There is no doubt that in the origins and development of mountaineering and mountain culture in Western Canada, the Swiss Guides were front and centre. The fact that much of their work was divided between Lake Louise and Rogers Pass meant Golden BC became their place of residence. The Canadian Pacific Railway (CPR)brought a few Swiss Guides to Canada after a fatal death in 1896, and as more and more became keen on mountaineering and mountain treks, the CPR realized more Swiss Guides were desperately needed to fulfill a growing interest and need. So, between 1910-1912 the CPR built a variety of chalets on an upper ridge in Golden to provide homes for the Swiss Guides and their growing families. The forested area on the hillside came to be known as Swiss Edelweiss Village.
I have been fortunate over the years to spend time at Edelweiss Village on various mountaineering treks in the area. Sadly, this heritage site and decades long centre of Canadian mountaineering is potentially being sold to a buyer solely interested in demolition and new development. If this does occur (hopefully it will not), a significant part of Canadian and Canadian mountaineering history will disappear—Canada and Golden would be the lesser for it.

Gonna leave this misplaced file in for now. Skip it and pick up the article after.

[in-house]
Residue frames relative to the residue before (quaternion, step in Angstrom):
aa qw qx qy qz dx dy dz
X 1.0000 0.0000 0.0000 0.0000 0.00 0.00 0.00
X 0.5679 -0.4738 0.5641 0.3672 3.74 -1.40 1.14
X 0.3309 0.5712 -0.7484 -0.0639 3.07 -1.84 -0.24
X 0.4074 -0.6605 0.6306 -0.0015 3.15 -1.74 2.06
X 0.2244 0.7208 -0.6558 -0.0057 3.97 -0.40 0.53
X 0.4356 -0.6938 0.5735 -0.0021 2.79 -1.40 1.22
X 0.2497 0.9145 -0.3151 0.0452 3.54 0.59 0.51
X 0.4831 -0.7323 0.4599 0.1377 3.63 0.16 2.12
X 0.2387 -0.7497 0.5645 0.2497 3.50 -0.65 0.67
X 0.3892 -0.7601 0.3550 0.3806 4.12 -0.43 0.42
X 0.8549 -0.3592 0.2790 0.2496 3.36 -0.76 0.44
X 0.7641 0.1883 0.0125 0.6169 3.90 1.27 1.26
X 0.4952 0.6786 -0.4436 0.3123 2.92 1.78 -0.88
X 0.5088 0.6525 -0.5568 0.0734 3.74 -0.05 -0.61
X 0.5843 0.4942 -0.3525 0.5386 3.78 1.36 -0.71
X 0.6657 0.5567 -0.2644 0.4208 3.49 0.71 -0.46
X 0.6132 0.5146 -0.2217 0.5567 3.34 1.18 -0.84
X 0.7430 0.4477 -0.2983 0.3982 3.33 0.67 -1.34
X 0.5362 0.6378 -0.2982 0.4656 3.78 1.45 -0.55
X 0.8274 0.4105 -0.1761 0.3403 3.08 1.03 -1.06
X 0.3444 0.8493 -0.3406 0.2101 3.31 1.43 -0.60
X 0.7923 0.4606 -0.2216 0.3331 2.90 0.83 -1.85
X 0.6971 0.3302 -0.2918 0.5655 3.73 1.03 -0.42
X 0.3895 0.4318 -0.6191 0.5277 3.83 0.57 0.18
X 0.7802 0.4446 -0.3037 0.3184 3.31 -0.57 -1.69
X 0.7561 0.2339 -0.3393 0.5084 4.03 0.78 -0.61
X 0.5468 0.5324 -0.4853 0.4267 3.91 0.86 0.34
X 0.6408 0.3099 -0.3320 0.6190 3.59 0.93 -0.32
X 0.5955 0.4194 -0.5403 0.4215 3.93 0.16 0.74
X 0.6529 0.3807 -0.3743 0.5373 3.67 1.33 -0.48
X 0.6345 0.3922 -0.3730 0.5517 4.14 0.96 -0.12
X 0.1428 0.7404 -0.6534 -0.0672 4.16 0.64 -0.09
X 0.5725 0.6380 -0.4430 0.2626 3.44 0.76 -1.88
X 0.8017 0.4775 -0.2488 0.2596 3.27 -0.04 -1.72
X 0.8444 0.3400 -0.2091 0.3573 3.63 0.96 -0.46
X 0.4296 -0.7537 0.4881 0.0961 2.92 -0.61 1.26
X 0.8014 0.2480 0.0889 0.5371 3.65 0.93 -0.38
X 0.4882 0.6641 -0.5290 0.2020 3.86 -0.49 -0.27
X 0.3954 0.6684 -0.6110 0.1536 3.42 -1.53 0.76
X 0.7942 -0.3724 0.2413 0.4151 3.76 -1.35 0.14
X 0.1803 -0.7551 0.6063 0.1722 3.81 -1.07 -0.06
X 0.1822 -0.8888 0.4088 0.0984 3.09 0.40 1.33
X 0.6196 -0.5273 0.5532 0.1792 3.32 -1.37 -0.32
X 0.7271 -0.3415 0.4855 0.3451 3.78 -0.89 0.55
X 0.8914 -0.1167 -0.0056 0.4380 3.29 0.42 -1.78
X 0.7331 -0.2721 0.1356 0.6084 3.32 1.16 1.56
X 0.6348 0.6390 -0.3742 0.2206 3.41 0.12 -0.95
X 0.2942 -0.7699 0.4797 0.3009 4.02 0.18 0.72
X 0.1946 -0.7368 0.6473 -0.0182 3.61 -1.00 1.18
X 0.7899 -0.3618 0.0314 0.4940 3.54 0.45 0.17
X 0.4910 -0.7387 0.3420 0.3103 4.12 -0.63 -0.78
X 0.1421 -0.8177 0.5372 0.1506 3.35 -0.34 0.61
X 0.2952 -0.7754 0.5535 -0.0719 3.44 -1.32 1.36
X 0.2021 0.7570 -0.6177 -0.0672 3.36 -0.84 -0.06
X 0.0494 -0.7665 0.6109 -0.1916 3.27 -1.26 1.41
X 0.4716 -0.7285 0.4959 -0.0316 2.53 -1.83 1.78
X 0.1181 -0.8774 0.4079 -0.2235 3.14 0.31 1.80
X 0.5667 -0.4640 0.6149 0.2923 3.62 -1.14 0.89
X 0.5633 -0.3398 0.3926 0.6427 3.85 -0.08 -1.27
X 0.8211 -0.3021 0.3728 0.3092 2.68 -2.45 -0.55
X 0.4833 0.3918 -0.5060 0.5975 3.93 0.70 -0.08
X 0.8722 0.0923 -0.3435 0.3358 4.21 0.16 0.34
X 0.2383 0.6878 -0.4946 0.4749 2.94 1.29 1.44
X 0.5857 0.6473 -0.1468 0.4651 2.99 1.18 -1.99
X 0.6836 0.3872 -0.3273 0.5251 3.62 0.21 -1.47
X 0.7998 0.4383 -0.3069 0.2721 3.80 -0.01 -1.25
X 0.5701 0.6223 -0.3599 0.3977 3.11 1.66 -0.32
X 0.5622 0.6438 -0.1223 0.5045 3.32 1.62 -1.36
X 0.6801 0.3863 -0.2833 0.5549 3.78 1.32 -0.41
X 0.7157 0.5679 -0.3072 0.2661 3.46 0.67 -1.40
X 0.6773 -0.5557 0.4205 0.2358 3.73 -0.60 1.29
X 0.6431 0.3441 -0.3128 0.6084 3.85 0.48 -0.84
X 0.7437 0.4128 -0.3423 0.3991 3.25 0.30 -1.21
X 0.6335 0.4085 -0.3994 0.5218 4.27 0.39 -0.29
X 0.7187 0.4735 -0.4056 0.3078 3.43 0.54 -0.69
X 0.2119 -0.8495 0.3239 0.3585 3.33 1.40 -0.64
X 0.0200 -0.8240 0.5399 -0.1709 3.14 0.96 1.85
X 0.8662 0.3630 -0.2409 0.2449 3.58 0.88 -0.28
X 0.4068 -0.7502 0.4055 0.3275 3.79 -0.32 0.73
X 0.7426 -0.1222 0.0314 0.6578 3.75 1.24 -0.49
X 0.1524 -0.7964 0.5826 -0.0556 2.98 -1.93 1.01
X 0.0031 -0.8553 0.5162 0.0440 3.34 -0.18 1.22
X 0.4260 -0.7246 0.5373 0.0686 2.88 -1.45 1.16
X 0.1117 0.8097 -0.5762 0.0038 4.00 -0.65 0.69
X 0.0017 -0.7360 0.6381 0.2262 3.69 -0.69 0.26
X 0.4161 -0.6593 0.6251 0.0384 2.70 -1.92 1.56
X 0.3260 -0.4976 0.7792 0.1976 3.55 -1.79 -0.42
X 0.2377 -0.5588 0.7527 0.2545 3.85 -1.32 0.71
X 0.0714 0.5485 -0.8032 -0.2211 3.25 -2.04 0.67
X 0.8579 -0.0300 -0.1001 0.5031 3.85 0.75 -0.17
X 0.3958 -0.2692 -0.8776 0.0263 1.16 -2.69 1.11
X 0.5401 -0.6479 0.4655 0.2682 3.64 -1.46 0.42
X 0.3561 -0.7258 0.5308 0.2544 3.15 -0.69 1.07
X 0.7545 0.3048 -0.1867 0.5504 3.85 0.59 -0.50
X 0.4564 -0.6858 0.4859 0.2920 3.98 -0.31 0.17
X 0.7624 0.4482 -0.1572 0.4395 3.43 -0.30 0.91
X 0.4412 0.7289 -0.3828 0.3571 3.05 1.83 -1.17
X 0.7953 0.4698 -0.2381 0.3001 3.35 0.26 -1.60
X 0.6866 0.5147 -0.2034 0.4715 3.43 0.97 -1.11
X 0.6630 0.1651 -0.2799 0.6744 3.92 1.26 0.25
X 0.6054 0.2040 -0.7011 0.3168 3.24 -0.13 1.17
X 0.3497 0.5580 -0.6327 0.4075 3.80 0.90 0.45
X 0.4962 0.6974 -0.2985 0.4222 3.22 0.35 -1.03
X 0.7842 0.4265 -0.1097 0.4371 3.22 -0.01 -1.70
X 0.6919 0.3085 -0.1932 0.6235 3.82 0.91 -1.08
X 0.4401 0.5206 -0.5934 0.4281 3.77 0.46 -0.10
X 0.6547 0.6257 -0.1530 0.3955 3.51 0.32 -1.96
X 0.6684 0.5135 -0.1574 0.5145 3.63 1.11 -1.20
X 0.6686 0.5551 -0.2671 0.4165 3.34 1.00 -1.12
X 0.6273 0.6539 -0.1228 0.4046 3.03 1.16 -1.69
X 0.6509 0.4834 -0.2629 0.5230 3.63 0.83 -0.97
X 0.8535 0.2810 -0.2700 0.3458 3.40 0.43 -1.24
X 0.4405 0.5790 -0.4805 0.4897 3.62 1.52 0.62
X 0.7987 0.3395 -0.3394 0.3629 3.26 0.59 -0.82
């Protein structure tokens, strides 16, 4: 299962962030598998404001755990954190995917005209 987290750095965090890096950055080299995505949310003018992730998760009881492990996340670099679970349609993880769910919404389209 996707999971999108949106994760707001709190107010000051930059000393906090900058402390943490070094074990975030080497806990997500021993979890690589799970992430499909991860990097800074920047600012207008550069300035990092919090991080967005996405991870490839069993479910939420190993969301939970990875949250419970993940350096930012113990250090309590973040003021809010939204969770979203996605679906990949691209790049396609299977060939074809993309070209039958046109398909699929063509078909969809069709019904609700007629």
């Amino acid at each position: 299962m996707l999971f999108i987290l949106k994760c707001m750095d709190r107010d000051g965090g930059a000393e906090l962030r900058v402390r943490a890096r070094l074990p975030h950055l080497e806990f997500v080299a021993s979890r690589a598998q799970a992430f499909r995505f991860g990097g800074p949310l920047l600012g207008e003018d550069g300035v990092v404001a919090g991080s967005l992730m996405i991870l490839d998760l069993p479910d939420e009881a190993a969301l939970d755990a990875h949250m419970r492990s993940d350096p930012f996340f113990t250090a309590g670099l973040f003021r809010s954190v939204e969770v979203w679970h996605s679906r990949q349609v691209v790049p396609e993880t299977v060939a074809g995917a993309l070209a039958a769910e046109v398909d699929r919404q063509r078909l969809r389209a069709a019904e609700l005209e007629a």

Dr. Ilona Spaar and Dr. Johann Roduit (both from Switzerland, Roduit lives in Abbotsford, Spaar in Vancouver) have taken leadership in preserving Swiss Edelweiss Village from being sold and potentially demolished—their Swiss-Canadian line and lineage positions them well for such a commitment. I was fortunate to live in Switzerland from 1972-1974. Because I’m Canadian, I have a decided fondness and affinity with the Swiss-Canadian love of the mountains and mountain culture. Swiss Edelweiss Village is but a portal into the larger cathedral of Swiss-Canadian mountain life.
The recent publication of Edward Feuz Jr.: A Story of Enchantment (2021) by D.L. Stephen builds on and develops yet further the earlier The Guiding Spirit (1986) by Andrew Kauffman/William Putnam and nestled nicely between these beauties and bookends is Ilona Spaar’s fine primer Swiss Guides: Shaping Mountain Culture in Western Canada.
I have, in various editions of Cloudburst, lightly landed on such topics and issues: “The Canadian Alpine Tradition: Swiss Guides and Conrad Kain (Fall/Winter 2009) and “Swiss Guides: Shaping Mountain Culture in Western Canada” (Fall/Winter 2010). The photos taken in Golden (Alpine Mural) and at Edelweiss Village (with Jean Feuz-Vaughan) reflect the significance of Golden, the Swiss Guides and Swiss Edelweiss Village as icons that must be protected as a vital part of the Canadian mountaineering tradition—such a mother lode lost if consumed by developers.
I have been fortunate to do a lingering zoom call with Ilona Spaar and listen in on the heroic effort to preserve both Swiss Edelweiss Village but also the much grander and fuller Swiss-Canadian mountaineering culture and ethos.
Those who are interested in delving much deeper into the unfolding project can do so at www.swissvillage.ca.